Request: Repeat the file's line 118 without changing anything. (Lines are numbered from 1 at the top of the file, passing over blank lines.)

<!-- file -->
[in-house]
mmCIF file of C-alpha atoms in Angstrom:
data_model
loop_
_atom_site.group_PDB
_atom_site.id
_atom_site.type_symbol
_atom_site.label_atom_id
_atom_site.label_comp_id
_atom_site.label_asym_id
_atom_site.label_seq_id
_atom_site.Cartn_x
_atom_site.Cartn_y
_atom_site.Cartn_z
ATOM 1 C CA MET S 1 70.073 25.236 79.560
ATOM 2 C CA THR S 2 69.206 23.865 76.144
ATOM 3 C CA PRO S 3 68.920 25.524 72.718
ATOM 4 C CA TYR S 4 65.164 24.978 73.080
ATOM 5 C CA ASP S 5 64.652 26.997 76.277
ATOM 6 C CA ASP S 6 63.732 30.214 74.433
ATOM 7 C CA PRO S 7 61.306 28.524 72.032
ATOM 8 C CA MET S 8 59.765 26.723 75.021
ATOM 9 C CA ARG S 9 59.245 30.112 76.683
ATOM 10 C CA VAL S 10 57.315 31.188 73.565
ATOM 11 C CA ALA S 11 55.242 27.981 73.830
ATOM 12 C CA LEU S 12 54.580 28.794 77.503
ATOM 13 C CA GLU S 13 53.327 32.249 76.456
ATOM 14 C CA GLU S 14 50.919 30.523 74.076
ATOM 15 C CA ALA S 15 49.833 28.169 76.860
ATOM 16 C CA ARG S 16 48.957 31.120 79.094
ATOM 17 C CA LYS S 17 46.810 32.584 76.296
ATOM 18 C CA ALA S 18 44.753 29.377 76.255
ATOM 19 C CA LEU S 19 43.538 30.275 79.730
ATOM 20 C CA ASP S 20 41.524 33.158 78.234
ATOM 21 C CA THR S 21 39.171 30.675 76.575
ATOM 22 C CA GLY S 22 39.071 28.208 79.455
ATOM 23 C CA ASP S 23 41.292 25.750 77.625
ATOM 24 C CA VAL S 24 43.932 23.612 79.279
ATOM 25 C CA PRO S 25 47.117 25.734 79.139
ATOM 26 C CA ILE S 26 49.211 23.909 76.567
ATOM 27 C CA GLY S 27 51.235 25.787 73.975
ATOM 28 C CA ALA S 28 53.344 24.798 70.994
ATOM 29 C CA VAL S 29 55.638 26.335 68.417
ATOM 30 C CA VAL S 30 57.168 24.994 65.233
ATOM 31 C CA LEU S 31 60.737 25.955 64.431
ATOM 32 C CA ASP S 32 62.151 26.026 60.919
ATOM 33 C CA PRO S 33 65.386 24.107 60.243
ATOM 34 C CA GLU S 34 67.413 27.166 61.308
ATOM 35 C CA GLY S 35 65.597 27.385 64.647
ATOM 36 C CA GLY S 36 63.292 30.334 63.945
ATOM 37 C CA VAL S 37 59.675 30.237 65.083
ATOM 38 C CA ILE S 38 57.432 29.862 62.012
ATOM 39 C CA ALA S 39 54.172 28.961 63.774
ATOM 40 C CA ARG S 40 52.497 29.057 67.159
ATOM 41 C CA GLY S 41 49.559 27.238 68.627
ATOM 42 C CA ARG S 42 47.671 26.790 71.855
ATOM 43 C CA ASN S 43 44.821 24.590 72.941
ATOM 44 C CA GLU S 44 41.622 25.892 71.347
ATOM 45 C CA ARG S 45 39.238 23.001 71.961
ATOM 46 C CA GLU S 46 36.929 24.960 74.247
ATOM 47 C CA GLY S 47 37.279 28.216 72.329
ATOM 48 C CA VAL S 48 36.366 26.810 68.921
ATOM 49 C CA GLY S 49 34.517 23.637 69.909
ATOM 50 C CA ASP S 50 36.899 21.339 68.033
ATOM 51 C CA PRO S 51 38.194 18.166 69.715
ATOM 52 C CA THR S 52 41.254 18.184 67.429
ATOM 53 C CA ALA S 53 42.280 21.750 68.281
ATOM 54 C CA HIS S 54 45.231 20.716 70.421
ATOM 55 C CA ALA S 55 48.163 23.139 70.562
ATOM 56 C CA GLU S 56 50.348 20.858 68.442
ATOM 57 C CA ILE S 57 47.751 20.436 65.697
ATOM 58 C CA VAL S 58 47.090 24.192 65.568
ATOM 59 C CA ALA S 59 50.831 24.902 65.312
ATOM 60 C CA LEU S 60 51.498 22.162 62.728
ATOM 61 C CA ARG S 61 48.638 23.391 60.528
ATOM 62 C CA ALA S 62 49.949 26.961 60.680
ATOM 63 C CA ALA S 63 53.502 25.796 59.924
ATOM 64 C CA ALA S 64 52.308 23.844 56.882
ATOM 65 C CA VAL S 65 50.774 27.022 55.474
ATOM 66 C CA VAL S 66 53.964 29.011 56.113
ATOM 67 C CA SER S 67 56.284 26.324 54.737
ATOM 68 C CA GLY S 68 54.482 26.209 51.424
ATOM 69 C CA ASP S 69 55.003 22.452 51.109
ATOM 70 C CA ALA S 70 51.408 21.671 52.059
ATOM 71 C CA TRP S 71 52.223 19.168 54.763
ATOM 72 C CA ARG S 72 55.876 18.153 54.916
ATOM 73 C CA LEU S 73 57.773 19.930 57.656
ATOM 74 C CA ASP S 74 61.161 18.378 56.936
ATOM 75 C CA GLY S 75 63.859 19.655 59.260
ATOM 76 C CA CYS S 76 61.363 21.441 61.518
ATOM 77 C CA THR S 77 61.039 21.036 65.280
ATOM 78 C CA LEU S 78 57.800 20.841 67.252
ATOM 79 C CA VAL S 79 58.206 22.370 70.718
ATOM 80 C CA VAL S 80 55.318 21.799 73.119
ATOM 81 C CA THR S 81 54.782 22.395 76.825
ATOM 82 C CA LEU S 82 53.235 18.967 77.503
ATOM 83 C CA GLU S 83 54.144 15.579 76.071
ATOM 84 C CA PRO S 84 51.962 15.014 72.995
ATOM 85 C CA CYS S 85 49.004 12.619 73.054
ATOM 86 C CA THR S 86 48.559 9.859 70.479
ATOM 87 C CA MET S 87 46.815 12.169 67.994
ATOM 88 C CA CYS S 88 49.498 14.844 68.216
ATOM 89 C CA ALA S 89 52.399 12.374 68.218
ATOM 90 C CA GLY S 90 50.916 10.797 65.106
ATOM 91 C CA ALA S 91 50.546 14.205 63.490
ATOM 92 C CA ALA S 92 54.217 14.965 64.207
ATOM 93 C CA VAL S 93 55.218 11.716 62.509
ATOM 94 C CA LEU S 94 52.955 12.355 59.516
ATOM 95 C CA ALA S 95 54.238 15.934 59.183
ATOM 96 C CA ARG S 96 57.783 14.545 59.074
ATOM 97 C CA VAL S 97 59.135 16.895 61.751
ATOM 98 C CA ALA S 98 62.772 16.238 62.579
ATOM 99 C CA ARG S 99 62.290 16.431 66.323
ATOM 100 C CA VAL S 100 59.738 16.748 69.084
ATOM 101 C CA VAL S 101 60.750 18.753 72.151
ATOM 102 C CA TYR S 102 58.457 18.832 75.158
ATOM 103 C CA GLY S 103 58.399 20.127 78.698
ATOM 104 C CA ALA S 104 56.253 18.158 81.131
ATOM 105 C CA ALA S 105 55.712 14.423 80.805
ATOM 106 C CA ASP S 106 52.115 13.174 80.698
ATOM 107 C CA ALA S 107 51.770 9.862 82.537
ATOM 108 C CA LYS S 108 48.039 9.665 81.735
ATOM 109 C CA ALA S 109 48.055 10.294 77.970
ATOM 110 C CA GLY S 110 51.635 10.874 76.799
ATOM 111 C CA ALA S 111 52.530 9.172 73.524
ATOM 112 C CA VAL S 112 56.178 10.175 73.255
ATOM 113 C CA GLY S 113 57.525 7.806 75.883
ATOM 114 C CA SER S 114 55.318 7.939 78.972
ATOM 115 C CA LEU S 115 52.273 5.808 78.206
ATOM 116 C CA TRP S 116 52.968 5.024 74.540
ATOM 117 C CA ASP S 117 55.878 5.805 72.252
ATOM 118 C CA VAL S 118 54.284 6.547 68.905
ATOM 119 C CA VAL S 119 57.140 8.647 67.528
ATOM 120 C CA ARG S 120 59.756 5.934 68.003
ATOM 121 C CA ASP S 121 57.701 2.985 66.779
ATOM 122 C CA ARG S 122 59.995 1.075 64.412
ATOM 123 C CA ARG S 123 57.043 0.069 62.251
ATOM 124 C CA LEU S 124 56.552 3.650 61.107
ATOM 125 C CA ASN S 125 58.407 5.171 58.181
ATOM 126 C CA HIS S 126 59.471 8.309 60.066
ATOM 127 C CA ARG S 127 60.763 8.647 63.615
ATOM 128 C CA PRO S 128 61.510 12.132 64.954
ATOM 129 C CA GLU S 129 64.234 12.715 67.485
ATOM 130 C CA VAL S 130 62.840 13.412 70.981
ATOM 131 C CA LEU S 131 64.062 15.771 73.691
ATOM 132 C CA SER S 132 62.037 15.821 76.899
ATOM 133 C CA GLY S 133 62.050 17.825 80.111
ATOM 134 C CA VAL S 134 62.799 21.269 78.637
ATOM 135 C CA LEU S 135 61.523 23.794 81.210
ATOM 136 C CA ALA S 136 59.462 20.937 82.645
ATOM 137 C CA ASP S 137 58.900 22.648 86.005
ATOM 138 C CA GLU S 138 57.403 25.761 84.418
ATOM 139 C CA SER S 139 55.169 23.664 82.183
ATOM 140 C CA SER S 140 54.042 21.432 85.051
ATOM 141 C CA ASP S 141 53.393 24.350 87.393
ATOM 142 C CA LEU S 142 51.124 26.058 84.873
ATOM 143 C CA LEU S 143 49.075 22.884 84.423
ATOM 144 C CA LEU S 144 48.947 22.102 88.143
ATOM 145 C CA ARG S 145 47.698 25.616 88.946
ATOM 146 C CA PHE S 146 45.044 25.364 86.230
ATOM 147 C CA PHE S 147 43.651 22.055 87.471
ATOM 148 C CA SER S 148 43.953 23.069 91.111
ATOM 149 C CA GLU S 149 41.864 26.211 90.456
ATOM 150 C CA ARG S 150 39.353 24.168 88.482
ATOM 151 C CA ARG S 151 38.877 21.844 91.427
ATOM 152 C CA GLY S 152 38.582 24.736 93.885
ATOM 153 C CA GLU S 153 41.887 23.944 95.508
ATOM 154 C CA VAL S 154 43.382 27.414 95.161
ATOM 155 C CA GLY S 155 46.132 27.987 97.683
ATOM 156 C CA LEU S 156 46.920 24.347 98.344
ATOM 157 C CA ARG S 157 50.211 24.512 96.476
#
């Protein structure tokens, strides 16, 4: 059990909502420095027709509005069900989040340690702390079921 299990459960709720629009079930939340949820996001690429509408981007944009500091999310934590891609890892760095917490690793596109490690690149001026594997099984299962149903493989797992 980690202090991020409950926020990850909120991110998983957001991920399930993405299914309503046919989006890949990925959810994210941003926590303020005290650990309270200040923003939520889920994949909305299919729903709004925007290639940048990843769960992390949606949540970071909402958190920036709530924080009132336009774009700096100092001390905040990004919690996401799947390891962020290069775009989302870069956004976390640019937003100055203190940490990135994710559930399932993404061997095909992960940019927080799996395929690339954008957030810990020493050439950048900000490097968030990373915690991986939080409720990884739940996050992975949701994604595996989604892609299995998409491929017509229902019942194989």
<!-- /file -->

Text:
ATOM 104 C CA ALA S 104 56.253 18.158 81.131